```Date: Jan 29, 2013 10:02 AM
Author: Dave L. Renfro
Subject: Re: Proving a definition of multiplication (wrong) by induction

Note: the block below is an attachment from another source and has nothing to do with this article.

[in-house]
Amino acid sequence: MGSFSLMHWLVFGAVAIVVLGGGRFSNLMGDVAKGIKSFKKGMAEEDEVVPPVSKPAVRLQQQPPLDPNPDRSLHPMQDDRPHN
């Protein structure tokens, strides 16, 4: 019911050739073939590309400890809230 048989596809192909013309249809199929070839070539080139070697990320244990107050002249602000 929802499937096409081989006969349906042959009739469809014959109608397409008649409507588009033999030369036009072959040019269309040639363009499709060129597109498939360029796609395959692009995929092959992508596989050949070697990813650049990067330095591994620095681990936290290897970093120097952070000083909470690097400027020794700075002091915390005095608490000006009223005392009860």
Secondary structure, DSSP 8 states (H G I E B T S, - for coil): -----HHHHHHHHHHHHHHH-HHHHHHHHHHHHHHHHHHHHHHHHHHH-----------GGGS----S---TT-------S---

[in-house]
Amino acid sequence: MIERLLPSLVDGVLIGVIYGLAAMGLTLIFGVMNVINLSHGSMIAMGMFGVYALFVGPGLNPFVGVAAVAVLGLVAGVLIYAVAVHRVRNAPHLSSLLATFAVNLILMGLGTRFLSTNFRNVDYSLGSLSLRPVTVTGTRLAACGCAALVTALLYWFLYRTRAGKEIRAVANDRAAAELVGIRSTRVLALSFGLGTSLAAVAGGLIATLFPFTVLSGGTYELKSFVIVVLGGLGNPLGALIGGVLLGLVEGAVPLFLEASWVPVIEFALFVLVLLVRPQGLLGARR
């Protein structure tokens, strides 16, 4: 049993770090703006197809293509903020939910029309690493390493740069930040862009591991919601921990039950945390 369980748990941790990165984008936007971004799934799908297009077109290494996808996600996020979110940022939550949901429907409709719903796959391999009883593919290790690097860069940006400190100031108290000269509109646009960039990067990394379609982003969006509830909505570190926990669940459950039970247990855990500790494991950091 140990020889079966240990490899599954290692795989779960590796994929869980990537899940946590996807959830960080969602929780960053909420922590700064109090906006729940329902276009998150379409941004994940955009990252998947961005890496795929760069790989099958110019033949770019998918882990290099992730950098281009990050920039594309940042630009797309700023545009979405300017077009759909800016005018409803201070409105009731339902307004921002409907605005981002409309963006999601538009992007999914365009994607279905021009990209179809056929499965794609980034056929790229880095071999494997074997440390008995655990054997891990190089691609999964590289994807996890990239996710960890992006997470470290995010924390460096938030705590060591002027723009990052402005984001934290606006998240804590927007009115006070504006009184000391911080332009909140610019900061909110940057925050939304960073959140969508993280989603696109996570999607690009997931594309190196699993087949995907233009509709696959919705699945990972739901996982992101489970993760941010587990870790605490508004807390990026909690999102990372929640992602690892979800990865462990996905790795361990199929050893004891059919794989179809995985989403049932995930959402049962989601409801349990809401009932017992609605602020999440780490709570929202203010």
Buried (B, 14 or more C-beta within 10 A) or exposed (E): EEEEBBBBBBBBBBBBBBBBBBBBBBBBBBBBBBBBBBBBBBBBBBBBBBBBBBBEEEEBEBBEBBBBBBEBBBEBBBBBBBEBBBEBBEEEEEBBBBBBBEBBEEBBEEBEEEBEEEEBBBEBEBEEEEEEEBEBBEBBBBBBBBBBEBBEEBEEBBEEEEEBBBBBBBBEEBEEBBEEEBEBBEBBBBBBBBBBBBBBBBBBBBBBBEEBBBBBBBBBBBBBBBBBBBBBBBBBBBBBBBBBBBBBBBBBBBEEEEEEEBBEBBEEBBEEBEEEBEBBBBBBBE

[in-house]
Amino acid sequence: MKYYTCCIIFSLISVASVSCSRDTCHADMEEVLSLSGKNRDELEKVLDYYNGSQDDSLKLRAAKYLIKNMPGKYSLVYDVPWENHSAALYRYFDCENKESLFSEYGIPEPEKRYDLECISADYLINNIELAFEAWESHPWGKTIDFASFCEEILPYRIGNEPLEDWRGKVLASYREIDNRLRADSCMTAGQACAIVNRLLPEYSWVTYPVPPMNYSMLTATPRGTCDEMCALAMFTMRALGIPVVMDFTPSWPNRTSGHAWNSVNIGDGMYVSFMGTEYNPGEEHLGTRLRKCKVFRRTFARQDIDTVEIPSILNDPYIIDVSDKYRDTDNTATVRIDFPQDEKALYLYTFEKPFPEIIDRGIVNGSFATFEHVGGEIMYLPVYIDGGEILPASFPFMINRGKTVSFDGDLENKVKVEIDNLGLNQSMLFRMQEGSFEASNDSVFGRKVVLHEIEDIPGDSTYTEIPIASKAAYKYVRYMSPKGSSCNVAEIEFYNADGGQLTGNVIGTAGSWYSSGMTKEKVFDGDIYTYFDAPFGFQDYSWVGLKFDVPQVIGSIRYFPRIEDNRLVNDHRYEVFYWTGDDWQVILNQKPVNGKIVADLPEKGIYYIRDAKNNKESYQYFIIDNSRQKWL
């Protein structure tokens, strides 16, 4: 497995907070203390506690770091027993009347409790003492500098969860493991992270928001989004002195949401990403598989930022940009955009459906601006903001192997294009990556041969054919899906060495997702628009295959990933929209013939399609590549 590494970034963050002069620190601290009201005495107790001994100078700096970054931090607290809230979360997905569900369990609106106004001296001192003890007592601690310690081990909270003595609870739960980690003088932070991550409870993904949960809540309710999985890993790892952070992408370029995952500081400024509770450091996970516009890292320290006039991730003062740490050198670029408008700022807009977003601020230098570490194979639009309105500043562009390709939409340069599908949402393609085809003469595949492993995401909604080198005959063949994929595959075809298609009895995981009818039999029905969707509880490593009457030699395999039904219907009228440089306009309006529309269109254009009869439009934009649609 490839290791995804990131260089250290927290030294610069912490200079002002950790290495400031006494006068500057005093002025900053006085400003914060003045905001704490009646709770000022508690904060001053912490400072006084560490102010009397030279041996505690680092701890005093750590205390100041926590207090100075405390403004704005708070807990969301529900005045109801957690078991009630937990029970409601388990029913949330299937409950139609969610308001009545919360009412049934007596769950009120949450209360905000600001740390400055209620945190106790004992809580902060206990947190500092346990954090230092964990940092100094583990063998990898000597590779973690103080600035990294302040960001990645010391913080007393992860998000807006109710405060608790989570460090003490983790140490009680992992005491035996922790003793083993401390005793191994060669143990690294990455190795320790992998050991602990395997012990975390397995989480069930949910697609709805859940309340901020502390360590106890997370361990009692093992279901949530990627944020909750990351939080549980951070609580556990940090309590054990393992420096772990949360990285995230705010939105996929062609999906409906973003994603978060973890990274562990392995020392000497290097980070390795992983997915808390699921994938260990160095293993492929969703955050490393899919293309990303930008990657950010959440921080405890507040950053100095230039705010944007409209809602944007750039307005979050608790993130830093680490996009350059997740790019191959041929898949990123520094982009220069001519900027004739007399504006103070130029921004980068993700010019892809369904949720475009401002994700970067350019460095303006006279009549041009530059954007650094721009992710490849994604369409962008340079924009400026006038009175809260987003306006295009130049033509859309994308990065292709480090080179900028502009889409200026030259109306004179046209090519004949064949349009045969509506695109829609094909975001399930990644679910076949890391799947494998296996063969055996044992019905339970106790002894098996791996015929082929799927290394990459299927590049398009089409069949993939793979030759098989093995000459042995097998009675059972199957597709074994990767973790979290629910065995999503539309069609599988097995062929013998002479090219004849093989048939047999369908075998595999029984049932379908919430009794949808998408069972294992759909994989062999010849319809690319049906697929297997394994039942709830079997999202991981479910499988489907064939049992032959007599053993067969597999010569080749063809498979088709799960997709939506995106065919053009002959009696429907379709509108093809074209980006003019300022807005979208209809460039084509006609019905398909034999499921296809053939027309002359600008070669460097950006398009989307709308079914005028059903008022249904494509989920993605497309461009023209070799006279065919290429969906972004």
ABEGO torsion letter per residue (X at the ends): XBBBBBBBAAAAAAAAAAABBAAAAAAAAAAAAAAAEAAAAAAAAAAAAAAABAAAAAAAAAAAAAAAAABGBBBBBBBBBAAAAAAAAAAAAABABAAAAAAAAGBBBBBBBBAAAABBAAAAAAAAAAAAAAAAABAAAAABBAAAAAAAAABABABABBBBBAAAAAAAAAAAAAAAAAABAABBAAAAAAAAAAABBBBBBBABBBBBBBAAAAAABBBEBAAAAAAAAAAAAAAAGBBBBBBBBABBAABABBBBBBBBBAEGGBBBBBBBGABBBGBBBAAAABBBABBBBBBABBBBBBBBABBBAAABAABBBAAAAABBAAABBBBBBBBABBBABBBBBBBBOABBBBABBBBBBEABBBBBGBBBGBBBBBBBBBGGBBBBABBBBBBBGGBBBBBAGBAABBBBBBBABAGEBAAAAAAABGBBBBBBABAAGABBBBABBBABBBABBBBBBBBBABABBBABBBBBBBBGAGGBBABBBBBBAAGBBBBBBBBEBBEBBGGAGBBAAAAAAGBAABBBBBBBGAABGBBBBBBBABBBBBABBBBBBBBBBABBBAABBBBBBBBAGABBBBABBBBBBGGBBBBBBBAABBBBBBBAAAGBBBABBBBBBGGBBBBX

Jonathan Crabtree wrote (in part):http://mathforum.org/kb/message.jspa?messageID=8183575> Multiplication* an arithmetical operation, defined initially in> terms of repeated addition, usually written a × b, a.b, or ab,> by which the product of two quantities is calculated: to multiply> a by positive integral b is to add a to itself b times.> > i.e. ab = a added to itself b times> > This definition fails proof by induction. > > So what other proofs can be used to prove ab does not equal> a added to itself b times?I don't follow your argument. Assuming that something "fails proofby induction" [1], it does not follow that the result is not true.Maybe it can be proved by another method. [1] By the way, this is not clearly phrased. Do you mean everyproof by induction must fail or some proof by induction must fail?Also, I think you're using the term "proof" differently thanmathematicians use it (i.e. a logically correct argument), evenaside from the liberal use of "proof of a defintion" (by whichI assume you mean something like "a proof that something orother fits the criterion for a definition").Dave L. Renfro
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